Alarming trend in suicide among LGBT youth nearing pandemic, says CDC


LGBTQ Nation

WILLIAMSVILLE, N.Y. — There was a time when officials and faculty members in schools across America bracing for the annual after summer break of their students worried about seemingly inconsequential issues.

The litany of concerns rattled off by one educator included having enough text books or locker assignments or getting their charges refocused on learning instead of horseplay and letting off steam. Now it seems, according to a high school teacher in the western New York township of Williamsville, who asked to remain anonymous, preventing adolescent death by suicide due to extreme bullying seems to be the prevalent challenge.

In the past several years an alarming trend surfaced into the national consciousness as parents, teachers, and elected officials are confronting what the U.S. Centers For Disease Control in Atlanta has termed a pandemic — adolescent and young adults killing themselves after enduring episodes of severe bullying. The victims come from every walk of life, socioeconomic, and ethnic background, but in a majority of the cases, they all share one common denominator, they are gay, lesbian, bisexual, transgender, or queer questioning.

On Sunday, Sept. 18, bullying claimed another life as a 14-year-old Williamsville teen, struggling with his sexuality, ended his torment with his death by suicide.

Jamey Rodemeyer’s grief stricken father Tim told a local television reporter, “To the kids who are bullying, they have to realize that words are very powerful and what you think is just fun and games isn’t to some people, and you are destroying a lot of lives. And I would say to all the other kids, if you see bullying happening, you need to rally for your friends and gang up on the bullies and tell them they’re wrong, to stop it.”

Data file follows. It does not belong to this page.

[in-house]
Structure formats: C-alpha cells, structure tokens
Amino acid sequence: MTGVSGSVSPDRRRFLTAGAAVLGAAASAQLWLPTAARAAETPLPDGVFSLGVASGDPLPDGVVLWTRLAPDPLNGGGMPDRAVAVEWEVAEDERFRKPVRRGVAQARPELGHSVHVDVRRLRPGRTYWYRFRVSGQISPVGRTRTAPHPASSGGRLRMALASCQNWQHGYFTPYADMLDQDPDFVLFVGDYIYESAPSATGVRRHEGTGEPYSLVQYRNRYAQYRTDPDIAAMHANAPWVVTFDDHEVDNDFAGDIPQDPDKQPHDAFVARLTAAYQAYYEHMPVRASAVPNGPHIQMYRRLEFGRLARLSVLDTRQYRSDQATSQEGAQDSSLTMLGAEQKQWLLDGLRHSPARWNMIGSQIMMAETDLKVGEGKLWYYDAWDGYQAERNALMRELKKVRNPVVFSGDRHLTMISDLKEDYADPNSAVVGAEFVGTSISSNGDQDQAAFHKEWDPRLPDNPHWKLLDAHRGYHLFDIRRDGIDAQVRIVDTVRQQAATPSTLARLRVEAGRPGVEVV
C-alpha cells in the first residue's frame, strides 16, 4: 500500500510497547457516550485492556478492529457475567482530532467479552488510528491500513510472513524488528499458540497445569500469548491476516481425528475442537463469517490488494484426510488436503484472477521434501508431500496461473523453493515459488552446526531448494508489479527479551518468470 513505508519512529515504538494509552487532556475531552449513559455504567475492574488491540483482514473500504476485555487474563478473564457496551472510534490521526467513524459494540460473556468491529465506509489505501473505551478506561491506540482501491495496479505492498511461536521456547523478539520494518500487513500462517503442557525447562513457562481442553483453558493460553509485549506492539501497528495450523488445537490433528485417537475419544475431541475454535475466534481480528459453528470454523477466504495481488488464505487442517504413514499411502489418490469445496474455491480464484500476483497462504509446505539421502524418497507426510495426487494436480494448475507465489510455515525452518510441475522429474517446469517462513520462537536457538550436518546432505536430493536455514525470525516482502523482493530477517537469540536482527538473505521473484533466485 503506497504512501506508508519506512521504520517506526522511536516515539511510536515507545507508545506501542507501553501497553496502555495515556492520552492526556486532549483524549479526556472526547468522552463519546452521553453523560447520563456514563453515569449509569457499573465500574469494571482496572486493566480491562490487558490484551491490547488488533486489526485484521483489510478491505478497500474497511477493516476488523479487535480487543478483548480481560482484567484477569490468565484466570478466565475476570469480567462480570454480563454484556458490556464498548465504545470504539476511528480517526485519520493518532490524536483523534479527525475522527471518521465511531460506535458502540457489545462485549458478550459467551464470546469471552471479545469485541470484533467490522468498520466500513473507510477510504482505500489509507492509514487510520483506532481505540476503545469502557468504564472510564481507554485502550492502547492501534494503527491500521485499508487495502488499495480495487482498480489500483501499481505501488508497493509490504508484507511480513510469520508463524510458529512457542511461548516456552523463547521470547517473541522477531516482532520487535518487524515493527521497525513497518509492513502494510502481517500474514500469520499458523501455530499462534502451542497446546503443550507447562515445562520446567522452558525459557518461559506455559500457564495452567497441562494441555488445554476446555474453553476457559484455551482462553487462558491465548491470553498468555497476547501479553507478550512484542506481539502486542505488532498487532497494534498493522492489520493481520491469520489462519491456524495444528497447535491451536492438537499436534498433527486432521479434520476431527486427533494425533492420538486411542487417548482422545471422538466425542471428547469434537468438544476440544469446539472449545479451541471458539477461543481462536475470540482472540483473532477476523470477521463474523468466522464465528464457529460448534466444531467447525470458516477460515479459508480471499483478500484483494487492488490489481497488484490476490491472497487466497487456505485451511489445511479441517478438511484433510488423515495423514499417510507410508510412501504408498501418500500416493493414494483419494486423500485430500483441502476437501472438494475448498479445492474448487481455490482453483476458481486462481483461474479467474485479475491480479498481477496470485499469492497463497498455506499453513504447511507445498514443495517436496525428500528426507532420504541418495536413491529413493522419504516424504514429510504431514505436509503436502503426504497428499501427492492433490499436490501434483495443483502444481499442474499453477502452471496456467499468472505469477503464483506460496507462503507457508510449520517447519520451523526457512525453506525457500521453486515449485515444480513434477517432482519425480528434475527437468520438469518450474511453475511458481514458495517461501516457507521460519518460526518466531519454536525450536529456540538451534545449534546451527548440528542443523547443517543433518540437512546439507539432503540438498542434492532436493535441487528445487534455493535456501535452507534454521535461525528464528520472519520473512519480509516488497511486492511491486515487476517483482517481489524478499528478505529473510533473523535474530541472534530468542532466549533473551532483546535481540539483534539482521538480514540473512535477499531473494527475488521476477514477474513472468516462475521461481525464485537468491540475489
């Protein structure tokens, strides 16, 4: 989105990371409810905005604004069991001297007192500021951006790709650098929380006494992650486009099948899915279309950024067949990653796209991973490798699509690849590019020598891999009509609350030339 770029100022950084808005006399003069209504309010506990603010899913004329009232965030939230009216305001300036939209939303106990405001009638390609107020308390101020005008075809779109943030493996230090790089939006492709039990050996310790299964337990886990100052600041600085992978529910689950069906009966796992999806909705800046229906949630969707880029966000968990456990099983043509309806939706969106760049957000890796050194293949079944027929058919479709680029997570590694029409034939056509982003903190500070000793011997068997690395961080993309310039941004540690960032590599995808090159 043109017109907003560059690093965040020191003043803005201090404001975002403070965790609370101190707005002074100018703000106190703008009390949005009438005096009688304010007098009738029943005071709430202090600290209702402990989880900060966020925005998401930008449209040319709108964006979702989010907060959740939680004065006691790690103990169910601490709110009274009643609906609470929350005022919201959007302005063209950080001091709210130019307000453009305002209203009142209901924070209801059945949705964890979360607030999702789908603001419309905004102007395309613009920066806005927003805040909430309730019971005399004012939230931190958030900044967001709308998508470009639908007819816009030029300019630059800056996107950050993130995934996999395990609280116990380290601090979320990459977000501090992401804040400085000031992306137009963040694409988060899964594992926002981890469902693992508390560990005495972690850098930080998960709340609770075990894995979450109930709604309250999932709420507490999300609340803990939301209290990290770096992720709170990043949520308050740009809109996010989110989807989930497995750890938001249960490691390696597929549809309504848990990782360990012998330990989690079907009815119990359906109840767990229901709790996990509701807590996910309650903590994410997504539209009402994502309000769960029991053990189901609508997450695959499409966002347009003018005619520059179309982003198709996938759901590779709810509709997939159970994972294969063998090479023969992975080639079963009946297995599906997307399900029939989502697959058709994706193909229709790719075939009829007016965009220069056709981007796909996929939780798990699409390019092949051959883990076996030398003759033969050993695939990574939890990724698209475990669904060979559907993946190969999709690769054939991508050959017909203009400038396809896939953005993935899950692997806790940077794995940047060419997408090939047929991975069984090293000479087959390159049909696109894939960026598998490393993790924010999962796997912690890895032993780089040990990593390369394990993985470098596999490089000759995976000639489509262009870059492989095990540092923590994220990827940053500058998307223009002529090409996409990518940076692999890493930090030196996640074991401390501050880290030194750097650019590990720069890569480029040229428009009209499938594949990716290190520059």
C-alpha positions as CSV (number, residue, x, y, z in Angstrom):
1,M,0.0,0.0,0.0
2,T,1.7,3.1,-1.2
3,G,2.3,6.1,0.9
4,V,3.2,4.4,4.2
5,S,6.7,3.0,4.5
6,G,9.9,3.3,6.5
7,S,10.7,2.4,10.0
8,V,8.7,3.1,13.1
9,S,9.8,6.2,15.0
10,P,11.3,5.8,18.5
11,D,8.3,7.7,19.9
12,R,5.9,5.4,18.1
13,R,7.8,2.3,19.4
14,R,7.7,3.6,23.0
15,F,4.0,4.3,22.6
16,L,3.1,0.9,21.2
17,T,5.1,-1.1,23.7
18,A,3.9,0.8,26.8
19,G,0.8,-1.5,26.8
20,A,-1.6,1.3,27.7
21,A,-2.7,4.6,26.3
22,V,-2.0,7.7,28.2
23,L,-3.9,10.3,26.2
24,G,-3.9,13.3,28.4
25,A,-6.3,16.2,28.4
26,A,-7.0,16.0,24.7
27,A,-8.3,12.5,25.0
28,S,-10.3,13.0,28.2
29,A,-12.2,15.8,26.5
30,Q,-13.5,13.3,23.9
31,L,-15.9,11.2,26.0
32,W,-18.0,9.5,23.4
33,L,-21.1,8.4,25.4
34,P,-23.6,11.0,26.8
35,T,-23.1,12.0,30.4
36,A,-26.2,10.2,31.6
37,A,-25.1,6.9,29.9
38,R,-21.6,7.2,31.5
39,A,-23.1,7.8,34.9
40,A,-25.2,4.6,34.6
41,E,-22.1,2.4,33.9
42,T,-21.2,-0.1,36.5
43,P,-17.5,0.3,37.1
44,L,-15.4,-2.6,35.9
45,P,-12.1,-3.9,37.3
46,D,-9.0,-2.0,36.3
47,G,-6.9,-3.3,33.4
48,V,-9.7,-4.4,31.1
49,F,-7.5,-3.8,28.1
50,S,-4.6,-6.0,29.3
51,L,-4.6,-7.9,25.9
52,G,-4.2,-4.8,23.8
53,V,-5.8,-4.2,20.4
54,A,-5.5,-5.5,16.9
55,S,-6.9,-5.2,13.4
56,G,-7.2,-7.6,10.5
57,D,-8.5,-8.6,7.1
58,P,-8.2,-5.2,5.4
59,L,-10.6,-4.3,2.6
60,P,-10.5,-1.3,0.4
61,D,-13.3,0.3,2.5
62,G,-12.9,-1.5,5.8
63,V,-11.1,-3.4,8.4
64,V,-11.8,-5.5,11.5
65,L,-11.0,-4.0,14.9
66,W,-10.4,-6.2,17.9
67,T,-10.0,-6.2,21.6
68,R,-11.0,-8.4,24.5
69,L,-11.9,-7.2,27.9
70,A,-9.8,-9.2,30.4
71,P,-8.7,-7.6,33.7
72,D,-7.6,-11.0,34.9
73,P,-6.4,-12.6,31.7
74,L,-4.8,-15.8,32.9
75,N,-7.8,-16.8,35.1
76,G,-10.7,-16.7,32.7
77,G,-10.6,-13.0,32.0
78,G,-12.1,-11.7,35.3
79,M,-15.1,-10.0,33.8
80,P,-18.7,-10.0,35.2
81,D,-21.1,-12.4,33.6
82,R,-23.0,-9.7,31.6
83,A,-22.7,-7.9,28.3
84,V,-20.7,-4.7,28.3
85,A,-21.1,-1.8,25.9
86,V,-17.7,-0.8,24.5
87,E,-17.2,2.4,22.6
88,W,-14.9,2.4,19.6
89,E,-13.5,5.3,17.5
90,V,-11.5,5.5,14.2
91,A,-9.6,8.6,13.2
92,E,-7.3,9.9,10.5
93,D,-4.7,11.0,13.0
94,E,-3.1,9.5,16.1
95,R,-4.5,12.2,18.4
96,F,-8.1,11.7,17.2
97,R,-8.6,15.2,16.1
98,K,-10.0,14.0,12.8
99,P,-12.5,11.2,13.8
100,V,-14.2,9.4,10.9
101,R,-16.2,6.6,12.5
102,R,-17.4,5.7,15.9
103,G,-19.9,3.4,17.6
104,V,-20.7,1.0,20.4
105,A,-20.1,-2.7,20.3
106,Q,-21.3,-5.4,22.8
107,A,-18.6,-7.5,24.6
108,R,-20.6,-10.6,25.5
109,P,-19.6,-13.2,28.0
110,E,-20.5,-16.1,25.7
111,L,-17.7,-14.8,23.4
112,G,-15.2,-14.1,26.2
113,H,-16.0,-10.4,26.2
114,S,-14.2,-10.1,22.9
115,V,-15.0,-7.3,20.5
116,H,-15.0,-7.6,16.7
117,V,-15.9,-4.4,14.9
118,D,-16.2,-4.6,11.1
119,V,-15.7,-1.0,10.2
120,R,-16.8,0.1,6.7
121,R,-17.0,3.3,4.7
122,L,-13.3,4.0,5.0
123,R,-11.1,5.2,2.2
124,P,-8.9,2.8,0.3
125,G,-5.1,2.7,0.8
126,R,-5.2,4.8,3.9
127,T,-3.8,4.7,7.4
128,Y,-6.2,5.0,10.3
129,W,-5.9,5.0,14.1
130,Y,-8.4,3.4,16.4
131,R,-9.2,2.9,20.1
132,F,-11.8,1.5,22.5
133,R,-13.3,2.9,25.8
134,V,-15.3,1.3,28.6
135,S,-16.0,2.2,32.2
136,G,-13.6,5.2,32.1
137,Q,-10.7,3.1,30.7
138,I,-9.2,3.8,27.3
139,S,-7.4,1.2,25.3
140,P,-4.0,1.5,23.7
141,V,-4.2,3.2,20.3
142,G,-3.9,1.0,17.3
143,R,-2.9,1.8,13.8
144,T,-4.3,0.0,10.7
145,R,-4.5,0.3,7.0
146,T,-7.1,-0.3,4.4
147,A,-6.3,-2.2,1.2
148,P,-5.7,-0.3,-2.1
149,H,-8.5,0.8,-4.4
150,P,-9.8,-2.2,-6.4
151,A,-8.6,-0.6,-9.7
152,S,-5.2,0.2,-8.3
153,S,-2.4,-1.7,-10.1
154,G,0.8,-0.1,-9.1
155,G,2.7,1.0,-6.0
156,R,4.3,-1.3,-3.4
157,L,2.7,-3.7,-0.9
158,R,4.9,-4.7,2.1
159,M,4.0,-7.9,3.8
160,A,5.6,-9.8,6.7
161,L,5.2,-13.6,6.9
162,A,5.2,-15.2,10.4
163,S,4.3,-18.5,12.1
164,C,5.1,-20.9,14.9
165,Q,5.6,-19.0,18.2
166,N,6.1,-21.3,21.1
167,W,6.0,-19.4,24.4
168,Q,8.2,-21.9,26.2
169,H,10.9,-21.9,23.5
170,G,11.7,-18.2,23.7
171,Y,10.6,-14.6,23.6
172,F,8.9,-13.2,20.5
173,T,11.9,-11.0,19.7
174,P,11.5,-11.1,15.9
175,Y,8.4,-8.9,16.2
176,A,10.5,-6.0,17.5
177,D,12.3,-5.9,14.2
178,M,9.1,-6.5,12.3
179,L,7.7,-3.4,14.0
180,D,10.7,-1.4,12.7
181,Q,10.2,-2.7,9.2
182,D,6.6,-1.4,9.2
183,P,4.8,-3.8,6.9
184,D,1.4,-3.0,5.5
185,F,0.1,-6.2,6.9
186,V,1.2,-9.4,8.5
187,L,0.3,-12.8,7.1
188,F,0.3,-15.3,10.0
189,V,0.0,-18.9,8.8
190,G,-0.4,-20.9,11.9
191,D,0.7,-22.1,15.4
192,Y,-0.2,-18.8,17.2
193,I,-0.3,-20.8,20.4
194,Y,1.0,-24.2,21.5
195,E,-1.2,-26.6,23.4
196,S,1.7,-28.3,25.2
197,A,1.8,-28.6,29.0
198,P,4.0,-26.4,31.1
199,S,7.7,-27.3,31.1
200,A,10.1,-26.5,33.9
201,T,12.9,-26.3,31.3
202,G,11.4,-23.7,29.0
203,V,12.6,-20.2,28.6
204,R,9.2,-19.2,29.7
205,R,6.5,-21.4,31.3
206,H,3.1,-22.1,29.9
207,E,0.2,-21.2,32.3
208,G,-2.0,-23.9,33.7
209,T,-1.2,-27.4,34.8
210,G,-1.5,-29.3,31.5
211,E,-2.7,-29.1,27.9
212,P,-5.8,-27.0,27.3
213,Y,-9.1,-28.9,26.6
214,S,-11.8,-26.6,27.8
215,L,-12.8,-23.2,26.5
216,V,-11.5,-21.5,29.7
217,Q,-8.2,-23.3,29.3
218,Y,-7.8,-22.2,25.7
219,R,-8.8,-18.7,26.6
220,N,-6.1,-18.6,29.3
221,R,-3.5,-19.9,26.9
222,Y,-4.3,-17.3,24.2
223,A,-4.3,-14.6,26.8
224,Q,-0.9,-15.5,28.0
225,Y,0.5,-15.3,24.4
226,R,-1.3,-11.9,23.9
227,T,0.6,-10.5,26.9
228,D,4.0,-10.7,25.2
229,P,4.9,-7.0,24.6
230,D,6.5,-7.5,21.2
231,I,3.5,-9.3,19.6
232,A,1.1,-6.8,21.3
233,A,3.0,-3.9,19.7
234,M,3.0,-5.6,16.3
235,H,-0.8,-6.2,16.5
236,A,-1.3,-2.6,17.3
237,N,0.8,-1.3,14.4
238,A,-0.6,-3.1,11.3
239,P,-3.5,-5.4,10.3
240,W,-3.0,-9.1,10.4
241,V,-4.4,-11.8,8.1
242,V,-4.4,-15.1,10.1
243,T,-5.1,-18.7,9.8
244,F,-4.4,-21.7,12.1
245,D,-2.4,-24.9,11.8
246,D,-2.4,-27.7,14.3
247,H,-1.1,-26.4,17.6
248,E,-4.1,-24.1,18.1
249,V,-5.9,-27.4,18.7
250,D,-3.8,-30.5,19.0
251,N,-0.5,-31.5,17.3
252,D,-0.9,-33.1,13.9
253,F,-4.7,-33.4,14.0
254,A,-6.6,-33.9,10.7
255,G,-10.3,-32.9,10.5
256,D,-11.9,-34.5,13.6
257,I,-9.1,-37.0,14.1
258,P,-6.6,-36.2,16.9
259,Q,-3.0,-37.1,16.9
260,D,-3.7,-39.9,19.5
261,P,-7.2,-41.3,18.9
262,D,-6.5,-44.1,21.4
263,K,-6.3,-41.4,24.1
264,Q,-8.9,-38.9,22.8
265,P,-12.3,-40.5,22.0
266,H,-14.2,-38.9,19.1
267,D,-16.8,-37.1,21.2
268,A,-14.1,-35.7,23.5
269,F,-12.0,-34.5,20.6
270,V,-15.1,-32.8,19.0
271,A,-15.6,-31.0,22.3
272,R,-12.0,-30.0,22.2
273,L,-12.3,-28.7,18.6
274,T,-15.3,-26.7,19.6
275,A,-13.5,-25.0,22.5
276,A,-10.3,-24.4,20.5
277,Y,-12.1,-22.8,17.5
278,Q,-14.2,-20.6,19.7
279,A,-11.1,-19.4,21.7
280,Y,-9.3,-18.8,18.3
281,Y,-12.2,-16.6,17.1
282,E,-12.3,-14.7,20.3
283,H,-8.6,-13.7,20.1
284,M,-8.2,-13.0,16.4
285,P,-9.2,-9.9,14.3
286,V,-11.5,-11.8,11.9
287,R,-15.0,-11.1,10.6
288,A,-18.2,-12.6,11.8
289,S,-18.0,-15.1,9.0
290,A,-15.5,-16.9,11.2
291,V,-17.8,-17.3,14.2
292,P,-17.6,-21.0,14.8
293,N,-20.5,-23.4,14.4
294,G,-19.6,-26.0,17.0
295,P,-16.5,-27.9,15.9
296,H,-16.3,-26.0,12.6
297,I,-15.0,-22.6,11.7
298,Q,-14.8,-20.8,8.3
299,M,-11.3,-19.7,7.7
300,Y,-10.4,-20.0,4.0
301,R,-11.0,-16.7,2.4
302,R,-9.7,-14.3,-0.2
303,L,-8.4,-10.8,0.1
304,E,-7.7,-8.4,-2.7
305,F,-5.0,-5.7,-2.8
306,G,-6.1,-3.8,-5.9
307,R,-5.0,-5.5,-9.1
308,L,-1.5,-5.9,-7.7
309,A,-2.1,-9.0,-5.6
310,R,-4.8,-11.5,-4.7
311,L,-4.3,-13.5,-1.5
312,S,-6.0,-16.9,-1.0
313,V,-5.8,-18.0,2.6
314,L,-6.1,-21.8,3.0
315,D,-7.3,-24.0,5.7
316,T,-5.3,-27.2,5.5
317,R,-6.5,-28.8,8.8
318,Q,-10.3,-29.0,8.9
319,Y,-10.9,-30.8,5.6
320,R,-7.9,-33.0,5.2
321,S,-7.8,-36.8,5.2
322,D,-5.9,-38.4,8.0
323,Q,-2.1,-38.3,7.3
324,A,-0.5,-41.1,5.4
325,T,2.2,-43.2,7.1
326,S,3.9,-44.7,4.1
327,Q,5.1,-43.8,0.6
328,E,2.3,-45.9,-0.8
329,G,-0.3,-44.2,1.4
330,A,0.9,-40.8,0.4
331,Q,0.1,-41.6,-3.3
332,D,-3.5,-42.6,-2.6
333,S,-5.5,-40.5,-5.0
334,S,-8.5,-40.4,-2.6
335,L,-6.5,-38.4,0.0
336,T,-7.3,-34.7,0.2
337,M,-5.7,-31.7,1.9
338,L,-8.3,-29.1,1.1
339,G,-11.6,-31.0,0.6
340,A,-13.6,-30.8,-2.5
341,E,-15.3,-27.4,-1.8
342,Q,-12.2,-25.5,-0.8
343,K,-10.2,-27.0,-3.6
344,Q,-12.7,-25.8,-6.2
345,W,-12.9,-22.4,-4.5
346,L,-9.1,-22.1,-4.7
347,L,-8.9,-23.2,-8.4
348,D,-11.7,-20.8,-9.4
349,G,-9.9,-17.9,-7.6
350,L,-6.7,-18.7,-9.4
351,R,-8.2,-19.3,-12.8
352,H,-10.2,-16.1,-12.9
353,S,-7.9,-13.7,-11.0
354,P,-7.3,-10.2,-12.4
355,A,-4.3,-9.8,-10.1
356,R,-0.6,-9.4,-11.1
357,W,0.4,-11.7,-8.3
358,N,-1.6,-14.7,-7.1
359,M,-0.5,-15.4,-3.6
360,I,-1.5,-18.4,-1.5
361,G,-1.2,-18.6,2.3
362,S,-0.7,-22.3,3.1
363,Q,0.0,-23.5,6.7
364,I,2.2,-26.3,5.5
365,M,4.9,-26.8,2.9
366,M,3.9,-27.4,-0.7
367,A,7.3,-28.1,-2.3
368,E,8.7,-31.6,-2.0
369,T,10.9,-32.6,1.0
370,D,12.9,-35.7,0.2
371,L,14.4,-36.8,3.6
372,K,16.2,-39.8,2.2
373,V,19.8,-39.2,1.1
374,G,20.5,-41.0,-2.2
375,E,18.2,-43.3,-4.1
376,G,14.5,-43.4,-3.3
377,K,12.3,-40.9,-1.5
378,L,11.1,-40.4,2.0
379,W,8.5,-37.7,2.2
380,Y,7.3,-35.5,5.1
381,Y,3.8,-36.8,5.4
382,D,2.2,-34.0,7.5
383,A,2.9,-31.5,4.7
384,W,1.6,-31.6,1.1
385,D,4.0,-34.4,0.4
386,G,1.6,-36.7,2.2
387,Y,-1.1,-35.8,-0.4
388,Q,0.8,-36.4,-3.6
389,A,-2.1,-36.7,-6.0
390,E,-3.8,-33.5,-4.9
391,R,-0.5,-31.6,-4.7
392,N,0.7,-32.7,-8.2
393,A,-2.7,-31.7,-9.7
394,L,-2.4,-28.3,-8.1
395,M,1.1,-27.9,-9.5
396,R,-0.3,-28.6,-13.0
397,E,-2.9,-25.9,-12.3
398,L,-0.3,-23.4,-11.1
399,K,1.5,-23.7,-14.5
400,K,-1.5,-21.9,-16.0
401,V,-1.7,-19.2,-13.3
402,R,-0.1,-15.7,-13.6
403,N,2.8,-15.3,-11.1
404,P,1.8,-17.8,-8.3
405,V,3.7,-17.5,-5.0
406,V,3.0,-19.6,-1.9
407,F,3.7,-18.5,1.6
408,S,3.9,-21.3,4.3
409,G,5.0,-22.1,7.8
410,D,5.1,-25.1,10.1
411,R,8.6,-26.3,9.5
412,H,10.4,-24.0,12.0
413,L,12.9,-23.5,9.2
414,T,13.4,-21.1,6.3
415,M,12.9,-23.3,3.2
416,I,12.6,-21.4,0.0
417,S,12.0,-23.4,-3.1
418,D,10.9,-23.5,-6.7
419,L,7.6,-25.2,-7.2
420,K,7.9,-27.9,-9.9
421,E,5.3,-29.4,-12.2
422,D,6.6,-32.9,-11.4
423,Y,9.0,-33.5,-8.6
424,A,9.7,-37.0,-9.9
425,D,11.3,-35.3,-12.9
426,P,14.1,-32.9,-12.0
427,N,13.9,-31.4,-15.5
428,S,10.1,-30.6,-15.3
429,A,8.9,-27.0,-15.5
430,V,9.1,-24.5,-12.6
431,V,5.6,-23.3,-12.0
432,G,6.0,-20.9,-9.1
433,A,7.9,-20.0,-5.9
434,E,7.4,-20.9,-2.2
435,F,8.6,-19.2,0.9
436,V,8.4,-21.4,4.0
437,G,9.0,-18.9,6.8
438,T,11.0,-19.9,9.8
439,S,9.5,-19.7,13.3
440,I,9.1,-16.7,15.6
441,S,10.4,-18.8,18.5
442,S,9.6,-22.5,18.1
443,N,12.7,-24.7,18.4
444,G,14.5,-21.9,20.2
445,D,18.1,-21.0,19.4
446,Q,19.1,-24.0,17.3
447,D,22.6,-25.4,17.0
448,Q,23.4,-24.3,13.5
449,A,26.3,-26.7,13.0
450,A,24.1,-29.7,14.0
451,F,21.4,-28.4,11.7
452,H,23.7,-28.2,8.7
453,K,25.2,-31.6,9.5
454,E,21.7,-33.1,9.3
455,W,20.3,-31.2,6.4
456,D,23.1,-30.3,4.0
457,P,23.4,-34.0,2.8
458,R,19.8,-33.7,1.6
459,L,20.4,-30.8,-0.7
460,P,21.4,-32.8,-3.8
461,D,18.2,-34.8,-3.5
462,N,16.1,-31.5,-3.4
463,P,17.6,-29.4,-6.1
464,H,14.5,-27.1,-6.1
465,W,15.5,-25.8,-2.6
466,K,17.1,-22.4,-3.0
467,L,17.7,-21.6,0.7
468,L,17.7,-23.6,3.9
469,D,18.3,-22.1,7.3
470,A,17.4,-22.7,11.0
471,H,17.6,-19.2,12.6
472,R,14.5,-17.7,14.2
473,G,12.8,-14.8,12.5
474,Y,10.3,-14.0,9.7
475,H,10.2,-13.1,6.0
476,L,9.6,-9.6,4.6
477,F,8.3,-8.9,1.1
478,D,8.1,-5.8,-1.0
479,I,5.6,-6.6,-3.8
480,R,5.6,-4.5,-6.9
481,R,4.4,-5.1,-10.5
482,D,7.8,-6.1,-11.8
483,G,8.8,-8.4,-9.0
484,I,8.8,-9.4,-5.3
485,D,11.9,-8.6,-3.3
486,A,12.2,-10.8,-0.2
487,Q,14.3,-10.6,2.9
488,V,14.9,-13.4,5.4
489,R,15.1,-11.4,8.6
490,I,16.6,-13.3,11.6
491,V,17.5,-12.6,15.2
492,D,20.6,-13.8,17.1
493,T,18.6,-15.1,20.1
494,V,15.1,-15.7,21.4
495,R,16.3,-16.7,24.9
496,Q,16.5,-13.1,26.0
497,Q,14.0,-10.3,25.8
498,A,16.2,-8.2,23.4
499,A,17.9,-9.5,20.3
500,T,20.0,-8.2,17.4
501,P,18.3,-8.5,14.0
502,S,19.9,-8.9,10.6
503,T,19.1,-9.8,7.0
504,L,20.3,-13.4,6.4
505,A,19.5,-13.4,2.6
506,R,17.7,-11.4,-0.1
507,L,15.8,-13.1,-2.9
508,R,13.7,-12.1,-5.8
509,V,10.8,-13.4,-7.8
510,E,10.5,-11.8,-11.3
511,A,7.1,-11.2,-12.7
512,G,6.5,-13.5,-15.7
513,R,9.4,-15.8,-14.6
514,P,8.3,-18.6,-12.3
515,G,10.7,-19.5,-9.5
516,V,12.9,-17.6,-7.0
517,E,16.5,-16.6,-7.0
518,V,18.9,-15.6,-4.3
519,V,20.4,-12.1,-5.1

Jamey’s high school in the Williamsville School District refused to publicly comment, but did send home a letter to parents announcing Jamey’s death and information about grief counseling.

The Williamsville North High School teacher circumspectly noted that lack of acceptance of LGBTQ youth by their peers along with a lack of a more proactive and aggressive stance by officials to address bullying contributed to an atmosphere that led Jamey to see no hope in escaping what has become a highly toxic environment.

The problem of addressing bullying goes beyond the classroom according to the faculty member stating that social media sites such as Facebook and blogs such as the Tumblr blog that young Jamey published, share equally in the blame. There are absolutely no restraints in place to stave off inappropriate behaviors by users who more often than not are anonymous leaving cruel remarks and epithets in the comments of these sites directed at the victims.

“These kids are impressionable, immature, and ill equipped to deal with such raw naked hatred directed at them solely because they are gay or lesbian,” the teacher said. “Especially with blogs, there are no means in place to identify and cutoff the culprits or even to ban them.”

Pointing out that Facebook, which has become a monolithic presence in American culture, does not itself have means to take action immediately against bullying behaviors. Nor does Facebook have a means by immediate access to which its users can report bullies other than by filling out a form on the Facebook Help Center page.

“Teenagers live in the moment — there really is not a ‘future tense’ to them, its a state of immediacy.” the teacher said. “Convincing them to not act impulsively takes constant monitoring by parents and schools. These children cannot cope with bullies-there’s no escape, no retreat. This is a huge problem with them being so connected to each other with technology.”

The Gay and Lesbian Youth Services of Western New York’s executive director, Marvin Henchbarger, tells LGBTQ Nation that the responsibility for bullying prevention rests entirely with adults.

Henchbarger notes that until they turn 18 and move out, children need to have parents monitoring them at every stage of their development-especially their use of technology and particularly their kids on-line use.

“How many parents truly know what their kids are doing online? This is not a privacy issue at all, it is holding parents and children accountable for their actions,” she said.

Henchbarger points out that kids that are being bullied because they are perceived as being different by their peer groups, emphasizing that it was not solely queer youth coming under fire.

She remarked that until adults learn to quit pointing fingers in blame, instead work together sending a positive message to kids that they have value, she cautions these needless deaths will continue.